TED Conversations

Linda Hesthag  Ellwein

Communications, Change, and Photography, Oikonomia, Inc.


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How attached are you to your deeply held beliefs? If solutions to global problems challenge your worldview, how do you react?

Allan Savory's recent TED Talk introduced an unlikely and politically incorrect solution to reversing global desertification and climate change with the use of livestock as a tool, and different decision making.

Well-meaning laws, bureaucracies, and activists at the mercy of public opinion have stifled this work from moving forward on a large scale in the US. Belief systems and the fear of being wrong often prohibits change.

How do you respond to ideas that challenge your belief system? How do we stop our paradigms and prejudices from unfairly shaping decision making, and allowing us to take real risks for lasting change? What's your reaction to cows helping save the world? What idea have you believed and been completely wrong?


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    Mar 13 2013: I like to challenge my beliefs. I like unconventional ideas and using things that are not commonly used like Linux and fountain pens.

    The history of my worldview is not so common in the U.S. I grew up in Soviet Ukraine. At school I believed that I'm very lucky to be born in the greatest country on Earth - the Soviet Union. A mere look at the world map was enough to see how great it was. Not only it was huge, but my country was also leading the world to the better future for humanity - without exploitation, free of economic ups and downs of capitalist economies and free from the "vices of the rotten West". I believed that my country stood for peace in the world, against imperialism and neo-colonialism who sought to destroy the countries of working-class people. I was "free from religion" (opium for the people) and "armed" with Marxism-Leninism as the "most progressive ideology in the world".

    We know what happened later. The "iron curtain" fell. The Berlin wall fell. The "rotten West" turned out to smell pretty good and it turned out that Marxism-Leninism had been used to kill and repress millions of people.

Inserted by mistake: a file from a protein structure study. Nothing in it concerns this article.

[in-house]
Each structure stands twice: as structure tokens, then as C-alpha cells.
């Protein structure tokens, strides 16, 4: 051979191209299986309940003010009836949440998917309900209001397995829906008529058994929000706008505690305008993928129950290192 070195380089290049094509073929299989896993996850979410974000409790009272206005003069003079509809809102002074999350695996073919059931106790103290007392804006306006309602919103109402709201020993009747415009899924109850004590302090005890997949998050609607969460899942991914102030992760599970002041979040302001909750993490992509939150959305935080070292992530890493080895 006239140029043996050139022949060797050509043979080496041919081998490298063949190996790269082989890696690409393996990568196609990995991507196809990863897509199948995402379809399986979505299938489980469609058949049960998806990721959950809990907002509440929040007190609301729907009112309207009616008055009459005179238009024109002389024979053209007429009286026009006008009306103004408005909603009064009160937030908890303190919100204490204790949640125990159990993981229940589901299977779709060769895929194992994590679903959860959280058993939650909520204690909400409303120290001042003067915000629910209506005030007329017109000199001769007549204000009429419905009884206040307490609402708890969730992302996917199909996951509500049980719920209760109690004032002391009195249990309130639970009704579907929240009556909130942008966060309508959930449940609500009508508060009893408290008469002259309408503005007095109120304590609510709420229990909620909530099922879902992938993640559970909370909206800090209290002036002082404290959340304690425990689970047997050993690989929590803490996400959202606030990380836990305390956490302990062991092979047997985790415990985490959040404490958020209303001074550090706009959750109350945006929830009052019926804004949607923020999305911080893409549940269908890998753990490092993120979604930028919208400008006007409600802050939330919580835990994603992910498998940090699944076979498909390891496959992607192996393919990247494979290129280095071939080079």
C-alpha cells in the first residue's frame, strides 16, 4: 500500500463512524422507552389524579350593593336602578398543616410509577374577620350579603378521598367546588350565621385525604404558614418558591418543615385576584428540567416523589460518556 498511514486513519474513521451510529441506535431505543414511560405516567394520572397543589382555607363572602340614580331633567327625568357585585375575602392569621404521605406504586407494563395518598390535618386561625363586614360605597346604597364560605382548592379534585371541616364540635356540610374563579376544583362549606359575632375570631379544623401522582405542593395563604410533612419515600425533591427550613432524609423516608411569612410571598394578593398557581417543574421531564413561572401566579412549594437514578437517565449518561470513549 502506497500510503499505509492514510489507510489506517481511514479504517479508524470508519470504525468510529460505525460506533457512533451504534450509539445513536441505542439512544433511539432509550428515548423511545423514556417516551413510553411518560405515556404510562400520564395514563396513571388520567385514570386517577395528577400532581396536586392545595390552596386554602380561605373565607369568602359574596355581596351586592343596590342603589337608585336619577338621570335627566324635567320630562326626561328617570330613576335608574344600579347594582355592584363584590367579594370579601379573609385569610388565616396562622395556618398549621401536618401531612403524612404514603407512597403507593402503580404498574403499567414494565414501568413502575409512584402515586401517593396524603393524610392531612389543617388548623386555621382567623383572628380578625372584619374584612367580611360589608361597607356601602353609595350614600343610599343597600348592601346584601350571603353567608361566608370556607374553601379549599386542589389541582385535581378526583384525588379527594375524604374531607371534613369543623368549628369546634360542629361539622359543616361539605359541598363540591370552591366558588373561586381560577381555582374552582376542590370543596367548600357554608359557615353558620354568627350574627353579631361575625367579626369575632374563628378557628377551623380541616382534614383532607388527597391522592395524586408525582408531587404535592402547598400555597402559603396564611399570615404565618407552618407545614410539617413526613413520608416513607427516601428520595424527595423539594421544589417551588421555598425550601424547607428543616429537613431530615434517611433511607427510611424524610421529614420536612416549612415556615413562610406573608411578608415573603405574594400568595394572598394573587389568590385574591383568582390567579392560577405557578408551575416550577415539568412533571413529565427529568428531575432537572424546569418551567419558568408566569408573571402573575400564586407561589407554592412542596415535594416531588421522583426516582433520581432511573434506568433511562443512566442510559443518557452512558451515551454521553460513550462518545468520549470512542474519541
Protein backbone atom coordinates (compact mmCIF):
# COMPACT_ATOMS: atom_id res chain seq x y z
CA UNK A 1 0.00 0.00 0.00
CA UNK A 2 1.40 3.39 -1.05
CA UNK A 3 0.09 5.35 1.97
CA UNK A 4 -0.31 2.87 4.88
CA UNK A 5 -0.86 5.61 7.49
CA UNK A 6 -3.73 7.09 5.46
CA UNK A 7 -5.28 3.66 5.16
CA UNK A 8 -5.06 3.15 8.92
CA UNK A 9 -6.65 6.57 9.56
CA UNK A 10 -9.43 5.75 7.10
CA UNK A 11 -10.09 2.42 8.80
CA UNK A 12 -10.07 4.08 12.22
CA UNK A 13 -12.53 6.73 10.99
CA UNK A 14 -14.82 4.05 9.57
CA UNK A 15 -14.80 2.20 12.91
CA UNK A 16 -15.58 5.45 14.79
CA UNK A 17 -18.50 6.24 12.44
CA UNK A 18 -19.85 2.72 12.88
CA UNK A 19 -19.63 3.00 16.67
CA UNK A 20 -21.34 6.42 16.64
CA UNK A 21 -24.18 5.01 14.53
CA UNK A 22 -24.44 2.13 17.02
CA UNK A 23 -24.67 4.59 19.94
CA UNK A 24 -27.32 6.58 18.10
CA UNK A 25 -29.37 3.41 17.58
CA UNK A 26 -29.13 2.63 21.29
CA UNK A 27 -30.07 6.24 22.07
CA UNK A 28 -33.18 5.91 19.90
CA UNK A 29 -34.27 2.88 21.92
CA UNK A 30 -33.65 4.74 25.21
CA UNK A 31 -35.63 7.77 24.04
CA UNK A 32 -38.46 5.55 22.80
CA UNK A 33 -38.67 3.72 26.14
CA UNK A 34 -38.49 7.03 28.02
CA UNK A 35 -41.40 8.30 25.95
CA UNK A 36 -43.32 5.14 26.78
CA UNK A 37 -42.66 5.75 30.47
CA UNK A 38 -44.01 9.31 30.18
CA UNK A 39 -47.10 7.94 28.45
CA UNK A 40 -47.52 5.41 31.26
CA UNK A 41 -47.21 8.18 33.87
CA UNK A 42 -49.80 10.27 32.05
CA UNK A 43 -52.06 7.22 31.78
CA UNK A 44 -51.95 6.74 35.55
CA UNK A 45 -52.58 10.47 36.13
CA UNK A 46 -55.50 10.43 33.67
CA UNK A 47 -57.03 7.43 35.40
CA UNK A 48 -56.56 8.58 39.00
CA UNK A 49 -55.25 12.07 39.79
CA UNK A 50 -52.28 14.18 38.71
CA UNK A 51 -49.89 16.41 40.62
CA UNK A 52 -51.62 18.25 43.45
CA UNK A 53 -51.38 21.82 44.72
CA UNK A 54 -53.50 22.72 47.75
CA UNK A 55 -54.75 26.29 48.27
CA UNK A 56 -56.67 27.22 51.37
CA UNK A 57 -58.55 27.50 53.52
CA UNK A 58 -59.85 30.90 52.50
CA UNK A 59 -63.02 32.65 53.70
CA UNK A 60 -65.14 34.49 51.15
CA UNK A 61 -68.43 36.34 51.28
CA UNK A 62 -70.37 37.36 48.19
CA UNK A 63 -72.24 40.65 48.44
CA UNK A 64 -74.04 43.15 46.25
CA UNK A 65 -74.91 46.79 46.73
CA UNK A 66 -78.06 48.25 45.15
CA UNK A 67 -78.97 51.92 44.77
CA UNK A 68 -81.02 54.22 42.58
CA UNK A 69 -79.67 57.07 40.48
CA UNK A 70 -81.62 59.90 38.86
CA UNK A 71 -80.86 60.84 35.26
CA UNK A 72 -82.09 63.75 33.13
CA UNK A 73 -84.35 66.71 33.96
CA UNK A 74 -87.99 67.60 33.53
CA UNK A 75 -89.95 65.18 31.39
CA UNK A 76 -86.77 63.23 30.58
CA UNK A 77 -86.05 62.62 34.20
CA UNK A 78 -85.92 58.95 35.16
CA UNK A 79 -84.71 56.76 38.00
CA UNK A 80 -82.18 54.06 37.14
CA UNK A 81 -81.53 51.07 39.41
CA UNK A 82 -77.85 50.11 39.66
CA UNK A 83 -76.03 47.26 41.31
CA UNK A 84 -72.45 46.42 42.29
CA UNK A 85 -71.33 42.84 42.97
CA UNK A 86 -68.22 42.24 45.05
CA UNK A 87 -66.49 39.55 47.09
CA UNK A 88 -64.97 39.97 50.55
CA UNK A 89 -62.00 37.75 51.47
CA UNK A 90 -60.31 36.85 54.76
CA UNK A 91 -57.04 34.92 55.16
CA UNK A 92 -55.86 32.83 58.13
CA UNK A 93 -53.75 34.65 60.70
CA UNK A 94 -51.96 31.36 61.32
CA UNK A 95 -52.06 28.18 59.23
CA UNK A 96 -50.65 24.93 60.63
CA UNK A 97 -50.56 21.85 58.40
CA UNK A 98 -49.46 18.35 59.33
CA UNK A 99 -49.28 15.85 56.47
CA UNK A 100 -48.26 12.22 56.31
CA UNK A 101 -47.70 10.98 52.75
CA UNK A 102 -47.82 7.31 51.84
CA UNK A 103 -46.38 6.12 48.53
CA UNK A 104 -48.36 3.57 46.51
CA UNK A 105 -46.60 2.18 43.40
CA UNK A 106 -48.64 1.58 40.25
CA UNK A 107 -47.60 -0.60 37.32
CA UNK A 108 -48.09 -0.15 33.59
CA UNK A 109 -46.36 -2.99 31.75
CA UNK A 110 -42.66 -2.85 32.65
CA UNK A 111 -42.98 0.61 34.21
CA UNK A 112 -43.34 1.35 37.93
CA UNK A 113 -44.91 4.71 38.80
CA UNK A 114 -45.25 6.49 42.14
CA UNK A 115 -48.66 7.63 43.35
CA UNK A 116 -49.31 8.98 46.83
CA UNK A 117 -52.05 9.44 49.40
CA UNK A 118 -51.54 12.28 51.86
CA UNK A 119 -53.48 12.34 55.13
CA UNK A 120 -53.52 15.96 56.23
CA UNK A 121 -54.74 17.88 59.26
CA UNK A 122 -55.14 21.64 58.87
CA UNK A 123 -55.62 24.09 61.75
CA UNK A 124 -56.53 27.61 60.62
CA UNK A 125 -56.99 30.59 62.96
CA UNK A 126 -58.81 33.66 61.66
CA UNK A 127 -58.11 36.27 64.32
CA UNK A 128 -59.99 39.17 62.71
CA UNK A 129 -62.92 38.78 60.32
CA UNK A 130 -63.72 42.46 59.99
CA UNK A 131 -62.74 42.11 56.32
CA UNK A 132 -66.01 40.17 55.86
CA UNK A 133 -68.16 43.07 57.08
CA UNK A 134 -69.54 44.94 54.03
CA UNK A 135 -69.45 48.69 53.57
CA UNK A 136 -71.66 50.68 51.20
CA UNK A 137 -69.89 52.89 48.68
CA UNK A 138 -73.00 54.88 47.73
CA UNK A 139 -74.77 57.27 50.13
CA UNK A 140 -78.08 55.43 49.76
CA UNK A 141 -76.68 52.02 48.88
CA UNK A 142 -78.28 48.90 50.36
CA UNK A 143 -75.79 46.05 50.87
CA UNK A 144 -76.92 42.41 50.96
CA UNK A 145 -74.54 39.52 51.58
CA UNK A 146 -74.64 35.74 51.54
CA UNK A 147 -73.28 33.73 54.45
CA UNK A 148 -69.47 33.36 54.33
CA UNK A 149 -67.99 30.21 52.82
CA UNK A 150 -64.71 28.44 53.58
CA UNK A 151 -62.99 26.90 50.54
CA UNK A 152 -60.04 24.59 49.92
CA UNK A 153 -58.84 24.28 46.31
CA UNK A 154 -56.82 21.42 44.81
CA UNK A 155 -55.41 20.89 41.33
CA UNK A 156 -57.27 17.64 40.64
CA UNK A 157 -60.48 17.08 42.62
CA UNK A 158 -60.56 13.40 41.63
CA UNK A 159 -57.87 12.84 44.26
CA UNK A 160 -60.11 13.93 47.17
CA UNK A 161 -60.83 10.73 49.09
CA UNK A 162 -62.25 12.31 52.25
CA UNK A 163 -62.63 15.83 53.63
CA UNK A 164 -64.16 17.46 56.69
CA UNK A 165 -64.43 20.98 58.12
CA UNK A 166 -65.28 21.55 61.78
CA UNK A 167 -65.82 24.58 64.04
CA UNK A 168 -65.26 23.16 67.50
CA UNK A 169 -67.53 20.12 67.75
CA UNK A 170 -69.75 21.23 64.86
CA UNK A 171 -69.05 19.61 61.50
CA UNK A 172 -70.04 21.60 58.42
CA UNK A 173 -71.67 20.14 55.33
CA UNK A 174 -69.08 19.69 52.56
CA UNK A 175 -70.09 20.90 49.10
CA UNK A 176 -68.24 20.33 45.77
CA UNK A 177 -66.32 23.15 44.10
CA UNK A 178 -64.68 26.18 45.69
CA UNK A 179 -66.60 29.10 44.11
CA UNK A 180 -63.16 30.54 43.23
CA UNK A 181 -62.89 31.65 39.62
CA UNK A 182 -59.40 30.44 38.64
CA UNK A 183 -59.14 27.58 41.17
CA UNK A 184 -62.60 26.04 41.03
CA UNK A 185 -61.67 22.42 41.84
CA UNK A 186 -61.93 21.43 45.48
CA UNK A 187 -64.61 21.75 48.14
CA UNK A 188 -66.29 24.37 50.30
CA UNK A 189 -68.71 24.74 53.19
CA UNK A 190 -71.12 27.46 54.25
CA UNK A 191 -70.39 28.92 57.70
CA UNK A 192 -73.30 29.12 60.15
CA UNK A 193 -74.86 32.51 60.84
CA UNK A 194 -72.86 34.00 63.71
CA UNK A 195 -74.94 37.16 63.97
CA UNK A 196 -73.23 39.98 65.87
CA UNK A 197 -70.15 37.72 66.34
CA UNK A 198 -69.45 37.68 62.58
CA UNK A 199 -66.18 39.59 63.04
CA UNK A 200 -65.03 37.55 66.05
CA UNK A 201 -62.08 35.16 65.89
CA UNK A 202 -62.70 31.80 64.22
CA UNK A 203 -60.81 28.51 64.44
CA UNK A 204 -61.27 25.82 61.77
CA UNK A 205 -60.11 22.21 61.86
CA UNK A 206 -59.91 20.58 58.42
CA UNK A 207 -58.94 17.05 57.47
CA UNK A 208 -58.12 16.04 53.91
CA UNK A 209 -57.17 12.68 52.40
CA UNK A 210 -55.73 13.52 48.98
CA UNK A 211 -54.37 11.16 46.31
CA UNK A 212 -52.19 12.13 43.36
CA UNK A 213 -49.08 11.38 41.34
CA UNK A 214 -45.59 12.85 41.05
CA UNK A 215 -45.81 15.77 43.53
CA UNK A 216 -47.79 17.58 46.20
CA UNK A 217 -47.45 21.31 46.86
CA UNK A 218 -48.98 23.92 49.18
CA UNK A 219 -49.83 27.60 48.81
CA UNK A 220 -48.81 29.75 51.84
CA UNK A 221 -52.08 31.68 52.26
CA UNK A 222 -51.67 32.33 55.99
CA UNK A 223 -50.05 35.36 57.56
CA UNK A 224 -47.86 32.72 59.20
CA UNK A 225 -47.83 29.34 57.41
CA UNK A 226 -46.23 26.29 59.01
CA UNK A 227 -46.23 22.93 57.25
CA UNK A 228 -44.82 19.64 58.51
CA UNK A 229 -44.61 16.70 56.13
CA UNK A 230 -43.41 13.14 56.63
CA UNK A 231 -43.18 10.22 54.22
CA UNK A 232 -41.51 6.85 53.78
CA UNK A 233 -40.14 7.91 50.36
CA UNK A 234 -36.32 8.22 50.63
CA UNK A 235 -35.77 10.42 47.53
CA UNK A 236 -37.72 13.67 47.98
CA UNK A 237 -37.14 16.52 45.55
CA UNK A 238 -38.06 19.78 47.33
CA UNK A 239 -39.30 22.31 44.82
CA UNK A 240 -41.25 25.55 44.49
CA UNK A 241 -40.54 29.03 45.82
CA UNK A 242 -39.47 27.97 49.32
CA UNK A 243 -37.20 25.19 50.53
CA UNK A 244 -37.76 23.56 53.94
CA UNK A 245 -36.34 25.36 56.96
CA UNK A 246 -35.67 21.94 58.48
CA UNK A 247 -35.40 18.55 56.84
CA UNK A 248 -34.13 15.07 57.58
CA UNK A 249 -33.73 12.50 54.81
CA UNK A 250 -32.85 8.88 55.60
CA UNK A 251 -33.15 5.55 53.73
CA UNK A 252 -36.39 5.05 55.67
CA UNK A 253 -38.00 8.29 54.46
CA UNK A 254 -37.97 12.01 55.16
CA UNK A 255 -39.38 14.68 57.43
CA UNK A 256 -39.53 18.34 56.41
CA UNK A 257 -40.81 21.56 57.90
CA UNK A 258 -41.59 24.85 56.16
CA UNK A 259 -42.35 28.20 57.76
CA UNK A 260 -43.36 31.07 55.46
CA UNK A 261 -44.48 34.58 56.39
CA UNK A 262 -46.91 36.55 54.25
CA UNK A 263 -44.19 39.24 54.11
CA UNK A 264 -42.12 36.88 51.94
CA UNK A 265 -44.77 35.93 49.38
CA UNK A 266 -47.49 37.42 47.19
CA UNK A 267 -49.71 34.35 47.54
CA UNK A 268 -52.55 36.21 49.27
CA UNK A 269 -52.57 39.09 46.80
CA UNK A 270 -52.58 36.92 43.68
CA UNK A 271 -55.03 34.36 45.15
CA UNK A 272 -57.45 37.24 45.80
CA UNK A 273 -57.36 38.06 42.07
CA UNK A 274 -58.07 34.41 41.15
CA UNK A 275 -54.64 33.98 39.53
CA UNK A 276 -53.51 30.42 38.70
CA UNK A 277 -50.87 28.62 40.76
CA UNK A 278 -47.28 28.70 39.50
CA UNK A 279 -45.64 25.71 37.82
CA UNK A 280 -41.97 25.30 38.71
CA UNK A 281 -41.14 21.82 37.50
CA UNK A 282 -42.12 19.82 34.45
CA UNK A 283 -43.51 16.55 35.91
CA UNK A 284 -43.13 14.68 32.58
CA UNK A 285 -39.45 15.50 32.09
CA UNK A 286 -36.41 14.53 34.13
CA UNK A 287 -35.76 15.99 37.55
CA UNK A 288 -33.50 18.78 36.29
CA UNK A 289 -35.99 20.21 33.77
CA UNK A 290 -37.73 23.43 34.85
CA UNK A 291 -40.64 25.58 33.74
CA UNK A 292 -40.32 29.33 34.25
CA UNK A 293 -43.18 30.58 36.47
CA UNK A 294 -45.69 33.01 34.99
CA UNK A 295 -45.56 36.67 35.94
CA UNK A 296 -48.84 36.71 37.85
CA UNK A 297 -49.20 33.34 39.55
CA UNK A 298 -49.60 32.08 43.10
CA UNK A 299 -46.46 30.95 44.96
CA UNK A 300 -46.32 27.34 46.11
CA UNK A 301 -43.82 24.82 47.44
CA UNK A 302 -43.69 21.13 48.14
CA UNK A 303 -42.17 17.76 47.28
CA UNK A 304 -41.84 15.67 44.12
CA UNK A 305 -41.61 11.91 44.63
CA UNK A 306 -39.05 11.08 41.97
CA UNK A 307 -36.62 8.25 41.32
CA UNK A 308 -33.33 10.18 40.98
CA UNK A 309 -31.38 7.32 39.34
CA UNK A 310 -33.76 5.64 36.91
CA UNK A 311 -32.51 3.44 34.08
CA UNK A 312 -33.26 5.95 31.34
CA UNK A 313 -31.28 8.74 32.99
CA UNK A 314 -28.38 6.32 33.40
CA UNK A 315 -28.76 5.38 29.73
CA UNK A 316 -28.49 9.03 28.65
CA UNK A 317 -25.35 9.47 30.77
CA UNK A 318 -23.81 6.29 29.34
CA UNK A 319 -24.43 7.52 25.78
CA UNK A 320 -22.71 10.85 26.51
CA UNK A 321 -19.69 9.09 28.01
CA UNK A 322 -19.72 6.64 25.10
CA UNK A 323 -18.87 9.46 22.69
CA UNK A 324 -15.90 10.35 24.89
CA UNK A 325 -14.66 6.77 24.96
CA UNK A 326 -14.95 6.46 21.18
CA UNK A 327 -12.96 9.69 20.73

Lessons? Never be sure that my views are right or the best.

    Later in my life I became interested in religion. I wondered, how this "opium for the people" works. I wondered, how people believe logical paradoxes and obvious absurdities that contradict physical facts. It was an interesting experience. I think, I know now why people have irrational beliefs. I learned to recognize them and appreciate them. I deliberately participated in atheist forums, not proselytizing, but advocating for religion and challenging atheist beliefs while challenging mine. It was, again, a transforming experience. I was exposed to facts that religion which seems to preach love and forgiveness was used for centuries to justify ruthless genocide, inquisition, and atrocities. I did a lot of reading and processing these facts. Lessons? See above...
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      Mar 13 2013: I can well appreciate your experiences. I too came from an isolated community surprisingly located in the USA. But we were a small town and our relative universe extended 20 miles in any direction. Motion pictures were our view of the world. News reels showed views of a raging world war.. . Buck Rogers defends earth from the villains in space. I found books that described wonders that sparked my imagination but were only words on paper. My "wall" fell when I was drafted into the Army and then off to war and differing parts of the world. As you found there is a whole world out there that I had no idea of what it was all about. Yet, for all the differences there were more similarities.
      You mention you exploration of religion and how it was subverted by many atrocities. In my travels, I witnessed a number of what were found to be noble causes that were corrupted by greed and destroyed by vandals. I have no idea what is in the mind of man that so many would destroy a thing of beauty or a noble idea for no other reason then to destroy it. I think it is that flaw in human nature that will really be the cause of our species extinction.
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        Mar 13 2013: I still think, religion is a great thing. I think, science is a great thing too. Communism has many great ideas. It's thinking that either is the greatest thing in the world that is causing the damage. With this in mind, the idea that the only greatest thing is God and he alone is worth of worship, considering that God does not physically exist, but is, perhaps, the most abstract of ideas we may have, makes sense to me.
    • Mar 14 2013: Arkady, thank you for those thoughts. You are an inspiration for people like me who strive to be open-minded.
    • Mar 18 2013: Well said!

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